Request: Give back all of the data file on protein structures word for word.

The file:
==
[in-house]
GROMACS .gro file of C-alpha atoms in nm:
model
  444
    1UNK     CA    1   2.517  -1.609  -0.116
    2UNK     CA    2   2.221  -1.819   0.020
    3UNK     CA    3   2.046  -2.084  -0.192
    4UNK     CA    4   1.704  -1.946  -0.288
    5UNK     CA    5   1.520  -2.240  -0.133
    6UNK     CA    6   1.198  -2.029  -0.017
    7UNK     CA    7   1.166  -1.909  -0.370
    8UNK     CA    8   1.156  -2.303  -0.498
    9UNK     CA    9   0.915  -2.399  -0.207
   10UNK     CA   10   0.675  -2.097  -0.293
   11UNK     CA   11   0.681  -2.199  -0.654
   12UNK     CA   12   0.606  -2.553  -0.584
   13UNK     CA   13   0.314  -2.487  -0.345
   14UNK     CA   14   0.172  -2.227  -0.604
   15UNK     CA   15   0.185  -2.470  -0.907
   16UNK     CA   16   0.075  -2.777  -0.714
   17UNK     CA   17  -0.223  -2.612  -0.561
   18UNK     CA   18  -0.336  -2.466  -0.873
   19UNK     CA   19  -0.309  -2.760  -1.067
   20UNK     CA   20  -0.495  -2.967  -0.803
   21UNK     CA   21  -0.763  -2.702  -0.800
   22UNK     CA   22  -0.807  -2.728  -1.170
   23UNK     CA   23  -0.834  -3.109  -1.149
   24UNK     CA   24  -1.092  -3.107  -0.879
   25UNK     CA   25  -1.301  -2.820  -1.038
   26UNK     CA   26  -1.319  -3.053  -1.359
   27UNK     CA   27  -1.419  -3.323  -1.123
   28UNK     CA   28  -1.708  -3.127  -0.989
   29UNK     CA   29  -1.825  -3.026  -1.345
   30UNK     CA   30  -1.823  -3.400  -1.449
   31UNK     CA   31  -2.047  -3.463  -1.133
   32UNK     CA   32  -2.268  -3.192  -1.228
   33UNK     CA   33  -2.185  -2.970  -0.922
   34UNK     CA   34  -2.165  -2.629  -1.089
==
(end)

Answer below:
[in-house]
GROMACS .gro file of C-alpha atoms in nm:
model
  444
    1UNK     CA    1   2.517  -1.609  -0.116
    2UNK     CA    2   2.221  -1.819   0.020
    3UNK     CA    3   2.046  -2.084  -0.192
    4UNK     CA    4   1.704  -1.946  -0.288
    5UNK     CA    5   1.520  -2.240  -0.133
    6UNK     CA    6   1.198  -2.029  -0.017
    7UNK     CA    7   1.166  -1.909  -0.370
    8UNK     CA    8   1.156  -2.303  -0.498
    9UNK     CA    9   0.915  -2.399  -0.207
   10UNK     CA   10   0.675  -2.097  -0.293
   11UNK     CA   11   0.681  -2.199  -0.654
   12UNK     CA   12   0.606  -2.553  -0.584
   13UNK     CA   13   0.314  -2.487  -0.345
   14UNK     CA   14   0.172  -2.227  -0.604
   15UNK     CA   15   0.185  -2.470  -0.907
   16UNK     CA   16   0.075  -2.777  -0.714
   17UNK     CA   17  -0.223  -2.612  -0.561
   18UNK     CA   18  -0.336  -2.466  -0.873
   19UNK     CA   19  -0.309  -2.760  -1.067
   20UNK     CA   20  -0.495  -2.967  -0.803
   21UNK     CA   21  -0.763  -2.702  -0.800
   22UNK     CA   22  -0.807  -2.728  -1.170
   23UNK     CA   23  -0.834  -3.109  -1.149
   24UNK     CA   24  -1.092  -3.107  -0.879
   25UNK     CA   25  -1.301  -2.820  -1.038
   26UNK     CA   26  -1.319  -3.053  -1.359
   27UNK     CA   27  -1.419  -3.323  -1.123
   28UNK     CA   28  -1.708  -3.127  -0.989
   29UNK     CA   29  -1.825  -3.026  -1.345
   30UNK     CA   30  -1.823  -3.400  -1.449
   31UNK     CA   31  -2.047  -3.463  -1.133
   32UNK     CA   32  -2.268  -3.192  -1.228
   33UNK     CA   33  -2.185  -2.970  -0.922
   34UNK     CA   34  -2.165  -2.629  -1.089